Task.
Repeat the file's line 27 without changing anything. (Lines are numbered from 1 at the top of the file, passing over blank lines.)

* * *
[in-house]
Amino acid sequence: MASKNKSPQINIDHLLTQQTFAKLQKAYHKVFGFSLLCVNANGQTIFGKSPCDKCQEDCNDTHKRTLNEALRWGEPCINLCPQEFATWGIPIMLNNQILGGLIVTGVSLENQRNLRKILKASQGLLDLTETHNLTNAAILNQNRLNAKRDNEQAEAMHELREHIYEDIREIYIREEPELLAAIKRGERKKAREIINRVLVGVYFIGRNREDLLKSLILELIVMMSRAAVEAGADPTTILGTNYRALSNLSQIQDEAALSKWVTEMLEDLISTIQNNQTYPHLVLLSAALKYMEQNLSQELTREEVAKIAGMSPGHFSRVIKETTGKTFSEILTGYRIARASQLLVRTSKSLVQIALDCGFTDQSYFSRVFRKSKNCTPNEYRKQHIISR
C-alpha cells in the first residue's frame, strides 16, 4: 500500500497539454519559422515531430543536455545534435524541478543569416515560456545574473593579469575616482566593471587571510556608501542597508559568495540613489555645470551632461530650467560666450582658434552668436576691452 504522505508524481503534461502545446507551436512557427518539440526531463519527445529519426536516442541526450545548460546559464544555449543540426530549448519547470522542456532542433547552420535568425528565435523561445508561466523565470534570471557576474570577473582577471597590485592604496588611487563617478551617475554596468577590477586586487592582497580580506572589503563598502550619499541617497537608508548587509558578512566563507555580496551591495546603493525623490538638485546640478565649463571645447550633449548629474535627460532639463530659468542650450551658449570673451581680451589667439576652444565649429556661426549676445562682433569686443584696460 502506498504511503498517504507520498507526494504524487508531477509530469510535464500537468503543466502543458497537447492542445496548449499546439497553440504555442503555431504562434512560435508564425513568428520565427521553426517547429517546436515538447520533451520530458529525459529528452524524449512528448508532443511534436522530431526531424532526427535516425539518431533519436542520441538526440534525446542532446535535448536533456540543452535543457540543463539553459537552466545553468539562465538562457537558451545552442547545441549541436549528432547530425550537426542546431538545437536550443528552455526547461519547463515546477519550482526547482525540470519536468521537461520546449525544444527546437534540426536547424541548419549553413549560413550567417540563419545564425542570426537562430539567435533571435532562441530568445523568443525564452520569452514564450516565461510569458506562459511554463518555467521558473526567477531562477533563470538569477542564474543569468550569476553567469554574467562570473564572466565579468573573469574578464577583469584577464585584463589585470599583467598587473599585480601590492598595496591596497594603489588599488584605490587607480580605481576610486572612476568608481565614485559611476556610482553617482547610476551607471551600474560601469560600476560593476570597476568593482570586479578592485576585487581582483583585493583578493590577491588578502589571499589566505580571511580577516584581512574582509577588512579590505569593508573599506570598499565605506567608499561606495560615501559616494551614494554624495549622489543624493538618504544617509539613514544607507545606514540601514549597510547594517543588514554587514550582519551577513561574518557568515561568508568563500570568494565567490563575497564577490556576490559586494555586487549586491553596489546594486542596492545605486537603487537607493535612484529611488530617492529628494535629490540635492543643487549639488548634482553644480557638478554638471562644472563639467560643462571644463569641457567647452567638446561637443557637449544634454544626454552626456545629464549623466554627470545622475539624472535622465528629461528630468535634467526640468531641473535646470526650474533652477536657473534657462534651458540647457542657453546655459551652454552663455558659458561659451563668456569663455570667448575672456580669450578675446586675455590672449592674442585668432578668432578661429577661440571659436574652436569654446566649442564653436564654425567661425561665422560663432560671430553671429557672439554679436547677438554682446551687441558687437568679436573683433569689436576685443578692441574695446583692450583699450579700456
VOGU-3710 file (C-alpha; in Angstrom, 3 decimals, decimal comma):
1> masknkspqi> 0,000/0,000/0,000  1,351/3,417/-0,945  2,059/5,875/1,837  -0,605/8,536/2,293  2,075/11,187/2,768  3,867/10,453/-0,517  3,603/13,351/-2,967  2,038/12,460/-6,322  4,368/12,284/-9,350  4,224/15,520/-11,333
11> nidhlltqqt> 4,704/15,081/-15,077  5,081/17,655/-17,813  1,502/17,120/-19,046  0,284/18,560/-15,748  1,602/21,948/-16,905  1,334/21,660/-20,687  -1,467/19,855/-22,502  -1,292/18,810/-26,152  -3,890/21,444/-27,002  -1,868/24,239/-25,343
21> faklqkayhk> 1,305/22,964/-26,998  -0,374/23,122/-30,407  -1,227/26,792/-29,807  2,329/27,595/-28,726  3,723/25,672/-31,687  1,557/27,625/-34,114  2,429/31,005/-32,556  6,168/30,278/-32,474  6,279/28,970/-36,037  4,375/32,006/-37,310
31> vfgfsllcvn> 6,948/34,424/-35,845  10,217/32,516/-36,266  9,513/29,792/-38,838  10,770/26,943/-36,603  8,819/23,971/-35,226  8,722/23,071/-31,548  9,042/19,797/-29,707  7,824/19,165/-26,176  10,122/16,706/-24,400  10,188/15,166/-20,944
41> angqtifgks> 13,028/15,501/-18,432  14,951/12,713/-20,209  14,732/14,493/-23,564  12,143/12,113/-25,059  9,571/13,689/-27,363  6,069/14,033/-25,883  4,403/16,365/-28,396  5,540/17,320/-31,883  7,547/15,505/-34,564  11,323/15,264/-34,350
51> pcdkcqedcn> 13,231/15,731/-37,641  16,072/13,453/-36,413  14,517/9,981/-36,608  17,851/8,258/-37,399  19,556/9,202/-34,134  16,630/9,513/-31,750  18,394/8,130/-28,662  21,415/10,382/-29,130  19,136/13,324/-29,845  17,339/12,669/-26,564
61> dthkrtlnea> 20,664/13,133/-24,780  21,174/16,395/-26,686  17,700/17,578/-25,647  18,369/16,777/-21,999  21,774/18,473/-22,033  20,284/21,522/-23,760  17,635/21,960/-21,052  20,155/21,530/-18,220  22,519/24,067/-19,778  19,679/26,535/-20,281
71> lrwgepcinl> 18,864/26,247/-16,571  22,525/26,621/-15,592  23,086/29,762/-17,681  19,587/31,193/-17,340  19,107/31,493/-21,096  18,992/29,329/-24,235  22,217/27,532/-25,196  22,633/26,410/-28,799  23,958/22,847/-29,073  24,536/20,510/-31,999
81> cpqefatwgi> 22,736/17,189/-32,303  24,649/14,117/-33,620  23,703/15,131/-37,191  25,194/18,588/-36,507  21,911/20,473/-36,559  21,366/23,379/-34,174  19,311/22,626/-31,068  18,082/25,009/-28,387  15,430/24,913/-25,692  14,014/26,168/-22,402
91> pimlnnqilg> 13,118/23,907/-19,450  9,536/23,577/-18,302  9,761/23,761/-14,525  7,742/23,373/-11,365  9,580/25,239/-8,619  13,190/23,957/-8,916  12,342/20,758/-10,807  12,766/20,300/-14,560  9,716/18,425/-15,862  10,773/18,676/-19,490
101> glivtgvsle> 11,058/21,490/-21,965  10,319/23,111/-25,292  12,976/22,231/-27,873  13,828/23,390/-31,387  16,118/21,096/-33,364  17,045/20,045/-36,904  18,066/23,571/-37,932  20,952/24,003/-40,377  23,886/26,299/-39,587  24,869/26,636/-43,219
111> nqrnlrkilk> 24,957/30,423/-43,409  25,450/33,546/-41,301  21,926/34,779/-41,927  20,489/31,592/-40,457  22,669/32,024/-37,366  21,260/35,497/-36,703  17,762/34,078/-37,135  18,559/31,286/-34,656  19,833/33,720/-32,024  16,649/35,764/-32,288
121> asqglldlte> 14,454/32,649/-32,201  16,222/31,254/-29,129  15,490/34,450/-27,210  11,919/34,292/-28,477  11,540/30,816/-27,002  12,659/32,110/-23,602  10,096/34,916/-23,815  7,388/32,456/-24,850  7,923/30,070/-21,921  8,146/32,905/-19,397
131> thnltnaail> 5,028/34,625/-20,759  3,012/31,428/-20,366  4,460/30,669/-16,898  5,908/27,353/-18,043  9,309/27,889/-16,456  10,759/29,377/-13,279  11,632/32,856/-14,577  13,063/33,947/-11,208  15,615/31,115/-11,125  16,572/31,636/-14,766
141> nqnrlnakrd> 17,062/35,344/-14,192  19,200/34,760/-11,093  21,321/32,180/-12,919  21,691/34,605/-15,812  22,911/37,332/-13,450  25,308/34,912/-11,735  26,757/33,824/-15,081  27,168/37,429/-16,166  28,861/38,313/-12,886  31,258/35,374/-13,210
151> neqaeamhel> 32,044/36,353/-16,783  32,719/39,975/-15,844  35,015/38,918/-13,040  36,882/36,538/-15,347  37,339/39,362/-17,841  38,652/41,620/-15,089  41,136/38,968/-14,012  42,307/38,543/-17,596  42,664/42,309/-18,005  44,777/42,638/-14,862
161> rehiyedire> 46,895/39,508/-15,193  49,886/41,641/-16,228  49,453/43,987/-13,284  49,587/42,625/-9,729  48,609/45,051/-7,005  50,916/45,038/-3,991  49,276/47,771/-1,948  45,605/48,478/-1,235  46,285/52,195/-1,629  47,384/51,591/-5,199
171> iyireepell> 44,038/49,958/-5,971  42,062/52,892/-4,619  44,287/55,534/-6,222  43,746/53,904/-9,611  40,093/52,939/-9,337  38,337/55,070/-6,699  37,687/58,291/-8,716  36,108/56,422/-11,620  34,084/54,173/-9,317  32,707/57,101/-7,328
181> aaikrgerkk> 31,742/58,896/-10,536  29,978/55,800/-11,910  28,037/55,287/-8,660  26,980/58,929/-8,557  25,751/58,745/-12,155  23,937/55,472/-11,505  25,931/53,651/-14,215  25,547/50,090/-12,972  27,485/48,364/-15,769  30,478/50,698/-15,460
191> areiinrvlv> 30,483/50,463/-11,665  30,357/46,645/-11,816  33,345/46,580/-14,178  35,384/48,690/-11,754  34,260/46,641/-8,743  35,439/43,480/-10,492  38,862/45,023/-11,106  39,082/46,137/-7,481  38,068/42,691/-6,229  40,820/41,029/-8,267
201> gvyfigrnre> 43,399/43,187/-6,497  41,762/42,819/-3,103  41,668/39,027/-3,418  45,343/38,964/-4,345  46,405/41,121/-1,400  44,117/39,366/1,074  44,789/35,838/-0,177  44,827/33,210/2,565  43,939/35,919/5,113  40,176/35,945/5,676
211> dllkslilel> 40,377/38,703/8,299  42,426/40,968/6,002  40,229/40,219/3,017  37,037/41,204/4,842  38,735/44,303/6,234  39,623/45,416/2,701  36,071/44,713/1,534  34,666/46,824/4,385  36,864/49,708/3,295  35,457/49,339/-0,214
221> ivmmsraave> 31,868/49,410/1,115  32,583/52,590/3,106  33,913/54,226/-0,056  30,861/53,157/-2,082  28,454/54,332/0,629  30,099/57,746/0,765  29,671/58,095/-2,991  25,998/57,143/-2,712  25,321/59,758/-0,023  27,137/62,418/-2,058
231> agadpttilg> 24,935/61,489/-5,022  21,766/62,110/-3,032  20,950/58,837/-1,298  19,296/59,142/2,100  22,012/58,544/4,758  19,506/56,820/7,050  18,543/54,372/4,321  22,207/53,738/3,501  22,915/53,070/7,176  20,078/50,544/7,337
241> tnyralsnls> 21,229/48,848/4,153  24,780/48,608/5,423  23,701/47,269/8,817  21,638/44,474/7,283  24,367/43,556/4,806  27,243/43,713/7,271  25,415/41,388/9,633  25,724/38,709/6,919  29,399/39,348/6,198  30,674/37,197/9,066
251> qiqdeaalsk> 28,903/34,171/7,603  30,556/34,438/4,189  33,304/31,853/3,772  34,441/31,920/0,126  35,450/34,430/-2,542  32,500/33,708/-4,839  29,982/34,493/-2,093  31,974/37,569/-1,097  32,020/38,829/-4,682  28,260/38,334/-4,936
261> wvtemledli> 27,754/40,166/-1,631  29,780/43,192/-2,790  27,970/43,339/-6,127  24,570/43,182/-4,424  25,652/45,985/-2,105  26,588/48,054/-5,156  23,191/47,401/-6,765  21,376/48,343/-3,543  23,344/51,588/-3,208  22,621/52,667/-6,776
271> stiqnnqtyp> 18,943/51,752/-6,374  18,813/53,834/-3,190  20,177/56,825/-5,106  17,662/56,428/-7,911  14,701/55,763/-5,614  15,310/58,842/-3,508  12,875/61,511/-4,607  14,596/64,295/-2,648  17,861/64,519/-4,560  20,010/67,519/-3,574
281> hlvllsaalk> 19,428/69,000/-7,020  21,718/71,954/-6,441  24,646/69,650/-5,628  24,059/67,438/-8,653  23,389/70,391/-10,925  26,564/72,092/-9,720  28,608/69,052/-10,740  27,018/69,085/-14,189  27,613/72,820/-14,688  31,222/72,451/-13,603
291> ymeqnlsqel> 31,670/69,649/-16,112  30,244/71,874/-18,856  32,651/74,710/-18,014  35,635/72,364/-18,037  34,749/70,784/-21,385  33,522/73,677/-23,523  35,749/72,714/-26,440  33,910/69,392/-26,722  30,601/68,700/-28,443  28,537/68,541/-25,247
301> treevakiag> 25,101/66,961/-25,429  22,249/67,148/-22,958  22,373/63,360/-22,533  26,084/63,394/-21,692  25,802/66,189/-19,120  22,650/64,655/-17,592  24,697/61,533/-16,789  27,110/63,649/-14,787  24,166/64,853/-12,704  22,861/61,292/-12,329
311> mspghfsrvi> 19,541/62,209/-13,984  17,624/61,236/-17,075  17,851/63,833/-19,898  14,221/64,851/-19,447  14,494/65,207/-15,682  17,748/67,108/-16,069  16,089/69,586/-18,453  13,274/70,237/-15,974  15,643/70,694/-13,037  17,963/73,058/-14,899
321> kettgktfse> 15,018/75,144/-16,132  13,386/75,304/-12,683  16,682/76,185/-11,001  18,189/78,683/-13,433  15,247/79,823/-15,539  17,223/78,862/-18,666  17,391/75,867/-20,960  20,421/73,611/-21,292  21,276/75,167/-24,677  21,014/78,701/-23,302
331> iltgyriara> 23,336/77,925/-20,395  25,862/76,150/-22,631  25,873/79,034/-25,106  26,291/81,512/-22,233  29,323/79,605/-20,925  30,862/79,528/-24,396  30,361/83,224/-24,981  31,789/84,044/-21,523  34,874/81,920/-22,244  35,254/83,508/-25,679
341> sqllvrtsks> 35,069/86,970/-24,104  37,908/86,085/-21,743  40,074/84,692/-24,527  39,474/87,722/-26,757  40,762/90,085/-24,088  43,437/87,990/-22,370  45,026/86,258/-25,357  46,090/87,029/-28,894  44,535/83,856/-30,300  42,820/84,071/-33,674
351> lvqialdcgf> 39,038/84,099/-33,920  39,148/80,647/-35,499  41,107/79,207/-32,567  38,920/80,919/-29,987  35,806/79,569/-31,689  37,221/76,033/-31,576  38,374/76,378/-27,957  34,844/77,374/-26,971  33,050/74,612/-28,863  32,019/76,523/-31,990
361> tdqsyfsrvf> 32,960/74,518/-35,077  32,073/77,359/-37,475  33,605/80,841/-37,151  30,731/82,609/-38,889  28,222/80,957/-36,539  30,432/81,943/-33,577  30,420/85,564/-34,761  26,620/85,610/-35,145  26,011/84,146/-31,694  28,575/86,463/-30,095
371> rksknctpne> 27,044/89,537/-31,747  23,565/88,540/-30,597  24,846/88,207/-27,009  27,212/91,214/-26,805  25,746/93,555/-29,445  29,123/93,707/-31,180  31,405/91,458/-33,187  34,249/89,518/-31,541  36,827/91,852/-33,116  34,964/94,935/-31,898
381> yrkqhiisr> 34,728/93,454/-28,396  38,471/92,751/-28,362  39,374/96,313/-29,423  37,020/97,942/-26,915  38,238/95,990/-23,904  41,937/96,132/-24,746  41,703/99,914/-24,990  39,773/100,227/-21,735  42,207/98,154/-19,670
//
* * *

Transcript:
221> ivmmsraave> 31,868/49,410/1,115  32,583/52,590/3,106  33,913/54,226/-0,056  30,861/53,157/-2,082  28,454/54,332/0,629  30,099/57,746/0,765  29,671/58,095/-2,991  25,998/57,143/-2,712  25,321/59,758/-0,023  27,137/62,418/-2,058